Soria Blatman is the specialist for Europe of the Paris-based press watchdog Reporters Without Borders (RSF). She noted that the greatest limitations on press freedom in Europe in 2002 occurred in Russia. "We saw, for example, after the hostage-taking episode in Moscow, that Russian media have been punished for their coverage of this episode and, generally speaking, for all matters regarding Chechnya," Blatman said.
Broadly speaking, the trend in the former Soviet republics is negative and getting worse, Lupis maintains. This trend, he added, does not only materialize in government obstruction of media activities, but also in government unwillingness to punish individuals who retaliated against journalists. "Turkmenistan remains a horrible place [for journalists]," Lupis said. "We have no reports of any independent journalism there. Belarus, of course, [also] remains a horrible place. Several journalists were imprisoned last year in retaliation for criticizing President Alyaksandr Lukashenka. And, of course, press freedom conditions in Kazakhstan deteriorated significantly because of a state-sponsored campaign to intimidate journalists who criticized the government." In Uzbekistan, Lupis said, the government has maintained a firm grip on media outlets, although censorship was officially abolished in May 2002.
A report on European media freedom that was presented at the Parliamentary Assembly of the Council of Europe (PACE) in January mentions instances of violence and murder against reporters in Armenia, Georgia, and Macedonia. Legal harassment in the form of defamation lawsuits or very high fines is also mentioned as a threat to the existence of a free media in countries such as Azerbaijan, Belarus, Croatia, Russia, Ukraine, and Poland.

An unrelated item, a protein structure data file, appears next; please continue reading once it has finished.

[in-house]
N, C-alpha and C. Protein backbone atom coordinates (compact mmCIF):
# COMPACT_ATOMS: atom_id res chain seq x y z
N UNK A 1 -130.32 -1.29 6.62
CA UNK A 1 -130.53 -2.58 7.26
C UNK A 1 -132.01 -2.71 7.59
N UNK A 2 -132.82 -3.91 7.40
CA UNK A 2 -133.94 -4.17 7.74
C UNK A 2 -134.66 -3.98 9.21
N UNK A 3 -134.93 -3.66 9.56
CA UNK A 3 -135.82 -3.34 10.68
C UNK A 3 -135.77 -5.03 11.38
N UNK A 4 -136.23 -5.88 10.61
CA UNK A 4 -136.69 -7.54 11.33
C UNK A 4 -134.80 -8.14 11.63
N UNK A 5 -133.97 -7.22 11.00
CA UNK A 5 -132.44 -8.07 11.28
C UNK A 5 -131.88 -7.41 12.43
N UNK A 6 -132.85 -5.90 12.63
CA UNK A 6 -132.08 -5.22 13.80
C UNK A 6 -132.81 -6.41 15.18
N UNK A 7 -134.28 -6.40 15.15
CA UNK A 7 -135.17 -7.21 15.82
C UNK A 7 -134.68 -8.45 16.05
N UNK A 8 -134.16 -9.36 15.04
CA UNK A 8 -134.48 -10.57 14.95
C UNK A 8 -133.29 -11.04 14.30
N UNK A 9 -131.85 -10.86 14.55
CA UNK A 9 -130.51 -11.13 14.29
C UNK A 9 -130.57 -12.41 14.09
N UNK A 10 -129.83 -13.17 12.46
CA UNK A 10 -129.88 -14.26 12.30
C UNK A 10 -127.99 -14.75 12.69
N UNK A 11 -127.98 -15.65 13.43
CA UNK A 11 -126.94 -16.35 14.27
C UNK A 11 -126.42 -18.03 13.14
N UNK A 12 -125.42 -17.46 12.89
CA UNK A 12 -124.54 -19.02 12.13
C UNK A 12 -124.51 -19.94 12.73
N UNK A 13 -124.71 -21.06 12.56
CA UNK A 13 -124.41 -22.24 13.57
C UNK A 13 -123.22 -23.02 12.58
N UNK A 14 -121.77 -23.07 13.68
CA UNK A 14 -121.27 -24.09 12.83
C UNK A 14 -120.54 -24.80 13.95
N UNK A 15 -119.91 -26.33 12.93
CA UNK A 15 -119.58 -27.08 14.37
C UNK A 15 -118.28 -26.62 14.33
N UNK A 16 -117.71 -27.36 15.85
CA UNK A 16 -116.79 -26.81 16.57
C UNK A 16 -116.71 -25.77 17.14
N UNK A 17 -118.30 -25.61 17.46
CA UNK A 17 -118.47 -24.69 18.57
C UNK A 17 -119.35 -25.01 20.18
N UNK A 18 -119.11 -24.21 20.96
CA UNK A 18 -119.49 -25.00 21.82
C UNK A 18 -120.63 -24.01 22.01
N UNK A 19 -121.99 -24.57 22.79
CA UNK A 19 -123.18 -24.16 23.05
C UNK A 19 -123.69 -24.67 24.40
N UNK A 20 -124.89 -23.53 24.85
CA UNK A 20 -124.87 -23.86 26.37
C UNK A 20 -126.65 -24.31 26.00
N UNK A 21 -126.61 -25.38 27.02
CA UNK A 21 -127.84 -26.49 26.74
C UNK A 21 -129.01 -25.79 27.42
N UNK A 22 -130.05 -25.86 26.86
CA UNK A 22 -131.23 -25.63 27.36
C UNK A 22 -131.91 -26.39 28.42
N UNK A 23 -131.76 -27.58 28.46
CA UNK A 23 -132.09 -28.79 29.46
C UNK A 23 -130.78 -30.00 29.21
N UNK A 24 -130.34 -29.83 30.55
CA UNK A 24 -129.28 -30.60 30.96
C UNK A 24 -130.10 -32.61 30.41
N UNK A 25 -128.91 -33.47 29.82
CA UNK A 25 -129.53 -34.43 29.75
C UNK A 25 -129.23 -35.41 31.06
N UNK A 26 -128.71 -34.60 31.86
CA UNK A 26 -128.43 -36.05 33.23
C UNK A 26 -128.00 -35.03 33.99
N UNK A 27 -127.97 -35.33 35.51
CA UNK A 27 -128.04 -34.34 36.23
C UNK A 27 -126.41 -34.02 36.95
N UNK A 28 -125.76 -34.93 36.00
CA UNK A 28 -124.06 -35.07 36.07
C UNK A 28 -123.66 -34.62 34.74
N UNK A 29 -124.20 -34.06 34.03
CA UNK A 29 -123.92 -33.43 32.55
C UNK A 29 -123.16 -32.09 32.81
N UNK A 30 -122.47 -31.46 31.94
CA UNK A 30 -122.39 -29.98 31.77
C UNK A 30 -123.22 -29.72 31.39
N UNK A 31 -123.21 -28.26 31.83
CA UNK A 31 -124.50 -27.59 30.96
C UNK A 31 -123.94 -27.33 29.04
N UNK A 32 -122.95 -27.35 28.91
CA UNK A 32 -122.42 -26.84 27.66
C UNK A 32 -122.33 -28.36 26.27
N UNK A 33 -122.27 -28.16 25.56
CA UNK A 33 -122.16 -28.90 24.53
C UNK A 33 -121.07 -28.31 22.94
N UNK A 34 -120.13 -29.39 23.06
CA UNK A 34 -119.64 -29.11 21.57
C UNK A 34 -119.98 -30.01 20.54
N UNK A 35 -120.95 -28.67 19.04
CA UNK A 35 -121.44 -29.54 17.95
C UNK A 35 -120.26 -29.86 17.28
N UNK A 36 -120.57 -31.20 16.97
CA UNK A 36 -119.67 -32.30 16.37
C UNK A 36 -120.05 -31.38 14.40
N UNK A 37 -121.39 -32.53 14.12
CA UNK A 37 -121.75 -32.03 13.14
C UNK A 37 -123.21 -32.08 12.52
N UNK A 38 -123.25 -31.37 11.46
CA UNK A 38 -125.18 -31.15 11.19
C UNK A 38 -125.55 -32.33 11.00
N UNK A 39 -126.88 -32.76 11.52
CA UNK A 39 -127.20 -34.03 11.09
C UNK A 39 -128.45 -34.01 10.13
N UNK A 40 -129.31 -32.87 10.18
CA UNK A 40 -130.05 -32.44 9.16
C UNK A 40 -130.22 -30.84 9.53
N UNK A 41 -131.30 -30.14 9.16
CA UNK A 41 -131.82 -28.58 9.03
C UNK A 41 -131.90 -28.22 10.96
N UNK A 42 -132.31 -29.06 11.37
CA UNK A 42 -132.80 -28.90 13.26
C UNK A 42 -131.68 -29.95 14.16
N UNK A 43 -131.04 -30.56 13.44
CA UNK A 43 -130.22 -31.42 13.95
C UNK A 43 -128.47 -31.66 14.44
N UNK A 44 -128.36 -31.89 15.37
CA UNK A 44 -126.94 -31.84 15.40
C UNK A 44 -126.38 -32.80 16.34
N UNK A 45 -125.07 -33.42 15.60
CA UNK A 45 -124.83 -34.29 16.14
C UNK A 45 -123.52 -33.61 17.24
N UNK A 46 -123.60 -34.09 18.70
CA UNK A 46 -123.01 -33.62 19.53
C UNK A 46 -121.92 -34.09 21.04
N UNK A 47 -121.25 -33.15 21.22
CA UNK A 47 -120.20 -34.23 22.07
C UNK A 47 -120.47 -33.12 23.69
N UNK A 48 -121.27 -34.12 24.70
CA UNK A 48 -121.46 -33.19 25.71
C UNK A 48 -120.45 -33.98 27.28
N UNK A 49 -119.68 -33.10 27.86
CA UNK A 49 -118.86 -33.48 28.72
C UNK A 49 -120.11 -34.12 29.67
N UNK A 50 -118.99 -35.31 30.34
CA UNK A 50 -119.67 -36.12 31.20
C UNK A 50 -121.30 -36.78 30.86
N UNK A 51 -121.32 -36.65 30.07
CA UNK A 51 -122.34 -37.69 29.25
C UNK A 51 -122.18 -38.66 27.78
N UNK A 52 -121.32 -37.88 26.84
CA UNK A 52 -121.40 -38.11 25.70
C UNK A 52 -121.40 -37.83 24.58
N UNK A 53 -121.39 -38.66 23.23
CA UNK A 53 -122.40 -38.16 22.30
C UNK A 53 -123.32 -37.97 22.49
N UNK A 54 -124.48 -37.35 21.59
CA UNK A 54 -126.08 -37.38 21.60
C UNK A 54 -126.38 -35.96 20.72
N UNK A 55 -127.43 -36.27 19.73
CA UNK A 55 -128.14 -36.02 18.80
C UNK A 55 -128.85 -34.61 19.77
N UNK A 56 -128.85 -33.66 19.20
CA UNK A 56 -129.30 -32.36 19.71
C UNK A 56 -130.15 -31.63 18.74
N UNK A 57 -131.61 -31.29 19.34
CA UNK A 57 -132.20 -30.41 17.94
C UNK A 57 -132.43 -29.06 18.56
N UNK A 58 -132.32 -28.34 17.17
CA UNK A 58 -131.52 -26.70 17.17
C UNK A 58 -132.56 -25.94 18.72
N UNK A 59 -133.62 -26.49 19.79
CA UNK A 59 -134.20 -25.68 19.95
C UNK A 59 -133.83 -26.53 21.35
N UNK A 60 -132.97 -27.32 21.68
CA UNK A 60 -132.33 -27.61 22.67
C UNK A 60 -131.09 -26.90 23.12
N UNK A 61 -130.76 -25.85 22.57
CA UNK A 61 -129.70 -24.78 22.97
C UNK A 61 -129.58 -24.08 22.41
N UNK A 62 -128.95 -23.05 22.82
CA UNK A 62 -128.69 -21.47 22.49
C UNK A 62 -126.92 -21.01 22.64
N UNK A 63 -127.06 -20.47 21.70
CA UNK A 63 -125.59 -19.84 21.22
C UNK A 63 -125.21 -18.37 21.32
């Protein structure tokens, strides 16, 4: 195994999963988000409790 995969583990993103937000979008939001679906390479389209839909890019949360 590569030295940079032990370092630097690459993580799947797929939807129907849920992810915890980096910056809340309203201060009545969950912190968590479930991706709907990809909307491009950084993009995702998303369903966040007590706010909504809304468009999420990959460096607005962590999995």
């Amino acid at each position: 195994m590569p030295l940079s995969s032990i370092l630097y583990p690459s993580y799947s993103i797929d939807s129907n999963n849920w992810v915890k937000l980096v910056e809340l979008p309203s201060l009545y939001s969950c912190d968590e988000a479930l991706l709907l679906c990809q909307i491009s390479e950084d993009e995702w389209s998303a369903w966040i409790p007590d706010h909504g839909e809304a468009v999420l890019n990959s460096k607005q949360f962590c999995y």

The PACE report calls the number of journalists attacked or murdered in Russia and Ukraine "alarming." Tytti Isohookana-Asunmaa is the PACE rapporteur on freedom of expression in the media in Europe. "In some Eastern and Central European countries, there are difficulties with physical violence, because we know that, for instance, in Russia and in Ukraine, journalists have been killed...and some other [forms of] harassment happen constantly," Isohookana-Asunmaa said.
Although the number of journalists in prison rose in 2002, Lupis points out that there were some positive trends in press freedom, mostly in Central Europe. He says these came about largely as a result of efforts by regional governments to join organizations such as NATO and the European Union. "In Slovakia last year, they suspended parts of their criminal defamation laws," Lupis said. "In the Czech Republic [last] summer, there was an assassination attempt against a journalist, and the police responded quite strongly, which really stands in contrast to how the police have responded to such situations in the Balkans and in the former Soviet Union."
In July, Tajik President Imomali Rakhmonov granted the Asia Plus news agency a broadcasting license, which it had been seeking for years. Lupis also characterizes that move as positive.